(Associated Press via NewsEdge) US federal regulators on agreed to temporarily cap a growing subsidy program that paid nearly $1.2 billion last year to cell phone companies that do business in rural areas.
The Federal Communications Commission voted 3-2 along party lines to limit payments to wireless carriers from the Universal Service Fund, which is supported by a tax on the phone bills of most Americans.
The cap will remain in place until the commission passes a comprehensive reform package, which is in the works.
The move is bad news for rural cellular carriers who rely on such payments for a substantial part of their revenue, but it benefits big telephone companies like Verizon Communications and AT&T, whose customers are the largest contributors to the fund.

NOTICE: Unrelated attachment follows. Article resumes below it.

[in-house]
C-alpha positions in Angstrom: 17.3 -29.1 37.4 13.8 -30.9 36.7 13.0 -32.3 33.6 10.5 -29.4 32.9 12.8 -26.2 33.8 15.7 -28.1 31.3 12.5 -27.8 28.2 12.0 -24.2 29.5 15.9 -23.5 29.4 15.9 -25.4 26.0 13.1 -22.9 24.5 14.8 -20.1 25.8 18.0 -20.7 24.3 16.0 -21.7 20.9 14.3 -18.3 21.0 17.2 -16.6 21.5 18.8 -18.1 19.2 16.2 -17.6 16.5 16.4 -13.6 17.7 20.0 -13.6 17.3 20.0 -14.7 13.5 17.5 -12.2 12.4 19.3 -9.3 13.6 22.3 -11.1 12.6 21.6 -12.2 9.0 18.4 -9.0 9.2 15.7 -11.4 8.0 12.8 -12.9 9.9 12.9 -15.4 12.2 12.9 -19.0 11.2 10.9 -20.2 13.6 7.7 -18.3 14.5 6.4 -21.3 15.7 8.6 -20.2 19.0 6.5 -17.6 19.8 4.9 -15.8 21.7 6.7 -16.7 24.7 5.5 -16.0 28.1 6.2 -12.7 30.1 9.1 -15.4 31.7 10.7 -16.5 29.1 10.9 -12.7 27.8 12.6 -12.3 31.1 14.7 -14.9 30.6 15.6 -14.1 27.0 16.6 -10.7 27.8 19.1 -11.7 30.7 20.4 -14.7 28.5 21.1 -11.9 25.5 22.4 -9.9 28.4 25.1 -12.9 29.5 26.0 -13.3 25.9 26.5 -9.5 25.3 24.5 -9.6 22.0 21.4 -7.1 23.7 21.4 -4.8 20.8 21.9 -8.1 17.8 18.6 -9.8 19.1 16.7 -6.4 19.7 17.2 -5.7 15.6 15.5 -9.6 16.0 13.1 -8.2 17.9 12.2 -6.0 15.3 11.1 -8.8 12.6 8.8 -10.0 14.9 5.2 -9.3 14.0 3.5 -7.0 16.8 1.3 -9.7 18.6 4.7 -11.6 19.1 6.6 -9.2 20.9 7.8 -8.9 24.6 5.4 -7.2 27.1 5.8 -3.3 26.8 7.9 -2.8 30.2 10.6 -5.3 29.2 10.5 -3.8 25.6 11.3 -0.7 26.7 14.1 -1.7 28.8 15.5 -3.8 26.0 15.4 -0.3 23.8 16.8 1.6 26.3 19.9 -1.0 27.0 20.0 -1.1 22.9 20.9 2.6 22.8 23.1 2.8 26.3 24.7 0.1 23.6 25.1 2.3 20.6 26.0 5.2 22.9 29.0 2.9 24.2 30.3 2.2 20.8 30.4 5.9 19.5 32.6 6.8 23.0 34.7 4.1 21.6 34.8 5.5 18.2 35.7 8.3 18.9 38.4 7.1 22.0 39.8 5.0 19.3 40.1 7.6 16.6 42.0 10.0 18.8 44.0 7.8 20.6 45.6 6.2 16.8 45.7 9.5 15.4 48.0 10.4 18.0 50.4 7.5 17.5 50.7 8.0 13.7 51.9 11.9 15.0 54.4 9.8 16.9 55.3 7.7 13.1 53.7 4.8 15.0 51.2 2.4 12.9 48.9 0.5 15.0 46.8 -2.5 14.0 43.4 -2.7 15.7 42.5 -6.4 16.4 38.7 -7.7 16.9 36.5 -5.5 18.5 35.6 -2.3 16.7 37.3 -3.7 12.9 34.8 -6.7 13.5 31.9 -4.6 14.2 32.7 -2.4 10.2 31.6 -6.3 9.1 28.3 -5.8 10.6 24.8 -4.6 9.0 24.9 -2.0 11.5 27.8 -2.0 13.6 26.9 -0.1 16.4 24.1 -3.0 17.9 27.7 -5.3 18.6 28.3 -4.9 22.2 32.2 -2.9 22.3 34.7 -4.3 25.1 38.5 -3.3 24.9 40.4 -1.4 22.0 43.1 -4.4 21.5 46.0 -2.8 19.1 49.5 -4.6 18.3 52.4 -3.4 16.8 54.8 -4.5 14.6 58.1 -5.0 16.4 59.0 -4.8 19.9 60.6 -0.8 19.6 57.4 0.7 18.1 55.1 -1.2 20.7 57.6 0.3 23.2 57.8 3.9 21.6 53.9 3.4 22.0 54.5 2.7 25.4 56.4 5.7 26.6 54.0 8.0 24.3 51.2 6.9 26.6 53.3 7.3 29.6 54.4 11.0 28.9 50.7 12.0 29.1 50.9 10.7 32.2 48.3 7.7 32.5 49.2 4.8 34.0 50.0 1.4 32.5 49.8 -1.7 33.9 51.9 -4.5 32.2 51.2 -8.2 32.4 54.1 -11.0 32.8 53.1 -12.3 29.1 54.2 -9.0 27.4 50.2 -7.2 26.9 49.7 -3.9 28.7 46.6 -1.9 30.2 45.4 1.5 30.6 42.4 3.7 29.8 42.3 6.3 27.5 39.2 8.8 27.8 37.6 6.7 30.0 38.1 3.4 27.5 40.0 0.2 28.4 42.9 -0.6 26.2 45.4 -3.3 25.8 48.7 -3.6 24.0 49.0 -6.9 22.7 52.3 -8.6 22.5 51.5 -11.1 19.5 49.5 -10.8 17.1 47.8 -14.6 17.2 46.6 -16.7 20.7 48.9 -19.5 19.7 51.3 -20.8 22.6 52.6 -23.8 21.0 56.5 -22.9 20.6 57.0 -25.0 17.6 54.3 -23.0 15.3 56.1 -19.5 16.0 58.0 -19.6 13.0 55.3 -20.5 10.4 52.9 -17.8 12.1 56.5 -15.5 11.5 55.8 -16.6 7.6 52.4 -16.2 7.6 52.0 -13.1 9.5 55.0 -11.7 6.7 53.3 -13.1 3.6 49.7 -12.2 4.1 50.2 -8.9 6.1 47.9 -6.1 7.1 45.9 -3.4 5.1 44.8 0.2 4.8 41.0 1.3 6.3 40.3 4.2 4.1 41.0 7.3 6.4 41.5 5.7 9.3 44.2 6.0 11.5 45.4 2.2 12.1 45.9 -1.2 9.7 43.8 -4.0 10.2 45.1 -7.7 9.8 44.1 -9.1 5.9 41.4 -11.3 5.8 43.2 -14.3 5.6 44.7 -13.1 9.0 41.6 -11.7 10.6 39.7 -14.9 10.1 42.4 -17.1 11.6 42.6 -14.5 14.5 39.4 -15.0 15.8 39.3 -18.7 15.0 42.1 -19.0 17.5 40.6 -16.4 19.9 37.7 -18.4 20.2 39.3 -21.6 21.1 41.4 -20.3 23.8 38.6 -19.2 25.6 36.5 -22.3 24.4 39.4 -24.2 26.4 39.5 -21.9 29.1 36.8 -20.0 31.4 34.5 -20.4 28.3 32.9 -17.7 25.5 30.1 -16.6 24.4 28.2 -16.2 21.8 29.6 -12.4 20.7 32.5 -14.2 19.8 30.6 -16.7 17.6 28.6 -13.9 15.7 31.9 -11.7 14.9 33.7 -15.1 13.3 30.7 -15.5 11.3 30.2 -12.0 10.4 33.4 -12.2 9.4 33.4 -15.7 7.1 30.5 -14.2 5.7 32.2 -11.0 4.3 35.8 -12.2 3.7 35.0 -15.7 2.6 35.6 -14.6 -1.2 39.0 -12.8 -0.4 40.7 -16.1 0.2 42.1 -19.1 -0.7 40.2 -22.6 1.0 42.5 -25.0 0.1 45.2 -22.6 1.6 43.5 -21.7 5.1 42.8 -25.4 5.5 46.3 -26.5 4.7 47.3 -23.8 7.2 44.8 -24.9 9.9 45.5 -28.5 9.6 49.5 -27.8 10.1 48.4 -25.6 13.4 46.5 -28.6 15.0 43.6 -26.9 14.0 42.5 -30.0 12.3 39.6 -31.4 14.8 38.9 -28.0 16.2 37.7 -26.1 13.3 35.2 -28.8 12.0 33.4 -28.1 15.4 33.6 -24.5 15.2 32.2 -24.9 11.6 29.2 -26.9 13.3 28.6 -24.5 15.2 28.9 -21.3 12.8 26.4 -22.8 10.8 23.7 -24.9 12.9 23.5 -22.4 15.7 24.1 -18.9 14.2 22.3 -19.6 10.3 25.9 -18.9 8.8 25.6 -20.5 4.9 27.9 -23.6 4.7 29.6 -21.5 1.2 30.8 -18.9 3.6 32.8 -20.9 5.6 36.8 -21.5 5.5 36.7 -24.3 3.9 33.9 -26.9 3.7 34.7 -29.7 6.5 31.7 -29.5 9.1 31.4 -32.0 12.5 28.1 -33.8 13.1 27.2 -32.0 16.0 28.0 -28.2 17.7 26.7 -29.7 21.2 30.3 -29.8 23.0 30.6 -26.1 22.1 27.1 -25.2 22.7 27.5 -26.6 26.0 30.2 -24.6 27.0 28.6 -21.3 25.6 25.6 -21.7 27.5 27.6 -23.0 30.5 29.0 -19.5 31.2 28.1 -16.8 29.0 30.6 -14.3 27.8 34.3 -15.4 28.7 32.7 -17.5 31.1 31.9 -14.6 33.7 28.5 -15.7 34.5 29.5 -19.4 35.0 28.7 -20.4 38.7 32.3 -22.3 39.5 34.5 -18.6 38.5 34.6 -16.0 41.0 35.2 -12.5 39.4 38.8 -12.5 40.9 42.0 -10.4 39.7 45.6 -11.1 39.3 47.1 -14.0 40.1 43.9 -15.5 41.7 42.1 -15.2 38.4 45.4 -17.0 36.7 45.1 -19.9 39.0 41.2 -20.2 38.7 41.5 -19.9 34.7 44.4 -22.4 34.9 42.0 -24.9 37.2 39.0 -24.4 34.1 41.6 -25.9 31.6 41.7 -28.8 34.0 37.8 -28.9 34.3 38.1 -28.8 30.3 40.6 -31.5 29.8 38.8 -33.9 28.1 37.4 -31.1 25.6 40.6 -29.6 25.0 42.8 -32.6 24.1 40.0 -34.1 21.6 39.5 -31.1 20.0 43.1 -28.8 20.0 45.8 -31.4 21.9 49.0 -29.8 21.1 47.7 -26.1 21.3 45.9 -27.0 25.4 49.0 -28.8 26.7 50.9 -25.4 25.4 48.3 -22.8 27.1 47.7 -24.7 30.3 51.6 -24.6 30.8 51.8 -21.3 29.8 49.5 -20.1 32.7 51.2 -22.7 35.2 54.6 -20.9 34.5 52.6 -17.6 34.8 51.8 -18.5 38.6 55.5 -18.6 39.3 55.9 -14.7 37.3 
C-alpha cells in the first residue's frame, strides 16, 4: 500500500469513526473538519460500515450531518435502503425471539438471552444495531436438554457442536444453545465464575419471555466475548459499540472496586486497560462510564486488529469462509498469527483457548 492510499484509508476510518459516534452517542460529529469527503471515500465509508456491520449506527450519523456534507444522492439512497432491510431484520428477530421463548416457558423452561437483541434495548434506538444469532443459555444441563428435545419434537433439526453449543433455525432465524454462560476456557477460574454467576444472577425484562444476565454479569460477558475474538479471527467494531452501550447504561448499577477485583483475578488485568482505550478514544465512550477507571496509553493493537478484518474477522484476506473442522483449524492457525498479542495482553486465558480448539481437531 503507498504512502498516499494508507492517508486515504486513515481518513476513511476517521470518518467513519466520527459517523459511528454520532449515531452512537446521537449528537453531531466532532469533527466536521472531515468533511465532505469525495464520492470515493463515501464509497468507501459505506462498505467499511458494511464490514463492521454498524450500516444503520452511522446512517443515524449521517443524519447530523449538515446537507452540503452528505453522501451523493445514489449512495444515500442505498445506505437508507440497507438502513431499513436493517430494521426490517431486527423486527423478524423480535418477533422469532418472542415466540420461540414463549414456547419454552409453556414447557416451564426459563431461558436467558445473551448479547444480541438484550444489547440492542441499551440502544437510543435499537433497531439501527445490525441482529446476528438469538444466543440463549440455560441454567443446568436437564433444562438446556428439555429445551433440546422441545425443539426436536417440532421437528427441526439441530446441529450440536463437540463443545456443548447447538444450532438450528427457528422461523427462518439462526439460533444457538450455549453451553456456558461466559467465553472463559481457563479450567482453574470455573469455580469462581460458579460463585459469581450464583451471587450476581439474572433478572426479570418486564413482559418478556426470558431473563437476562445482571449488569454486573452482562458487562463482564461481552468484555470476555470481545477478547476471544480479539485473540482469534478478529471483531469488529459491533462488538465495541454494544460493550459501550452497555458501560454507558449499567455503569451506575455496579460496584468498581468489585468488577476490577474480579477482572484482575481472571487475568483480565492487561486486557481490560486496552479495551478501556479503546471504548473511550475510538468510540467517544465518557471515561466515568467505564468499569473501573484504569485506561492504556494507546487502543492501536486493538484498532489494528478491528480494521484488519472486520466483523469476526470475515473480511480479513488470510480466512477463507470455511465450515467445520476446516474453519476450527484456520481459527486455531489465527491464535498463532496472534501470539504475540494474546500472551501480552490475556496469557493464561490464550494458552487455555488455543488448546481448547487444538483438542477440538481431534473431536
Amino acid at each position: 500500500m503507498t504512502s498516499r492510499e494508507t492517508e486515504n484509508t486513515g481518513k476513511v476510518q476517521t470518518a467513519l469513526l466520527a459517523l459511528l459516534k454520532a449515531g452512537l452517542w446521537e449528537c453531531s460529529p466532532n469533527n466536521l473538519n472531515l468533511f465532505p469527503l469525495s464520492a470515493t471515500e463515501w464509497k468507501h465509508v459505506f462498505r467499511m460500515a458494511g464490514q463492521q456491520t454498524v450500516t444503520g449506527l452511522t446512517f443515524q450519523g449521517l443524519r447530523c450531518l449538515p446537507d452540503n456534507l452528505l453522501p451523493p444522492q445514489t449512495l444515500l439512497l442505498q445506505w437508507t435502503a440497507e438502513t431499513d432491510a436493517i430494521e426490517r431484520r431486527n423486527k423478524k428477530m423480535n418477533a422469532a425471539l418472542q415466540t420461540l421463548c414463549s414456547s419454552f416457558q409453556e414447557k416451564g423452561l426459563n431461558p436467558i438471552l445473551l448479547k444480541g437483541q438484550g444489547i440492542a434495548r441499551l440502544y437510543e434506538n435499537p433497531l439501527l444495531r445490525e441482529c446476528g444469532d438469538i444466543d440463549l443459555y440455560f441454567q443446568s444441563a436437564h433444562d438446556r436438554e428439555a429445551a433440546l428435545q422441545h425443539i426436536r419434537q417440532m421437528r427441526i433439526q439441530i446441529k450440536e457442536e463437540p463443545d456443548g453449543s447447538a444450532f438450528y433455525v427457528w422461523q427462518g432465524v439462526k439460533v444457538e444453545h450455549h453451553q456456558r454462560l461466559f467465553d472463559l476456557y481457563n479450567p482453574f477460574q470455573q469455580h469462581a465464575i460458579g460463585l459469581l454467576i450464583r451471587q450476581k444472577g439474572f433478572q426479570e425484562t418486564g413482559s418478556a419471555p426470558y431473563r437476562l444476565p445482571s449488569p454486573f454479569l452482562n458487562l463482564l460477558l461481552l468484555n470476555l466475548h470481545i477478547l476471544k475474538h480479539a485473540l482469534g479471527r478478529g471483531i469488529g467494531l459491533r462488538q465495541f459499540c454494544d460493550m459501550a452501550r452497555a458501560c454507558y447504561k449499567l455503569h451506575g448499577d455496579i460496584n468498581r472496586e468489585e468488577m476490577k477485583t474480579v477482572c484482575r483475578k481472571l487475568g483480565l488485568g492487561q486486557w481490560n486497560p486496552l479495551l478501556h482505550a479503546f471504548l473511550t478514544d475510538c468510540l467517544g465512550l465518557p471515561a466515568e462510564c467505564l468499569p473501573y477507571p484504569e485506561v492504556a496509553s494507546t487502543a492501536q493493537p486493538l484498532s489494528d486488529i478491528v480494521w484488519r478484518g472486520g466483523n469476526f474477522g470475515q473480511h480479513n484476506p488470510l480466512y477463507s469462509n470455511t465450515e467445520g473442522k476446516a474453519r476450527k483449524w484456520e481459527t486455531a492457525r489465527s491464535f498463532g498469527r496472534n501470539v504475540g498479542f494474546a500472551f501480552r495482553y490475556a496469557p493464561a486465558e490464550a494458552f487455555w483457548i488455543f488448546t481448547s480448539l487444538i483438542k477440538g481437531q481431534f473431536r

AT&T is also a major recipient of such wireless subsidies, but agreed to a cap as a condition of its acquisition of Dobson Communications last year. The top recipient of such subsidies, Alltel, had also agreed to a cap as part of its buyout by a private investment group.
Regulators hope the decision will slow the increase in fund charges on telephone bills and keep the program sustainable.
The fund was created by Congress in 1996 as part of an overhaul of the nation's communications legislation, which says all Americans should have access to telecommunications services at comparable rates.
To do that, carriers that do business in rural areas and their customers are subsidized by the fund.
The fund itself is supported by a tax on long-distance and regular subscriber line charges paid by wireless, internet and traditional phone customers. The amount usually adds up to a few dollars per month, per bill, depending on calling patterns.
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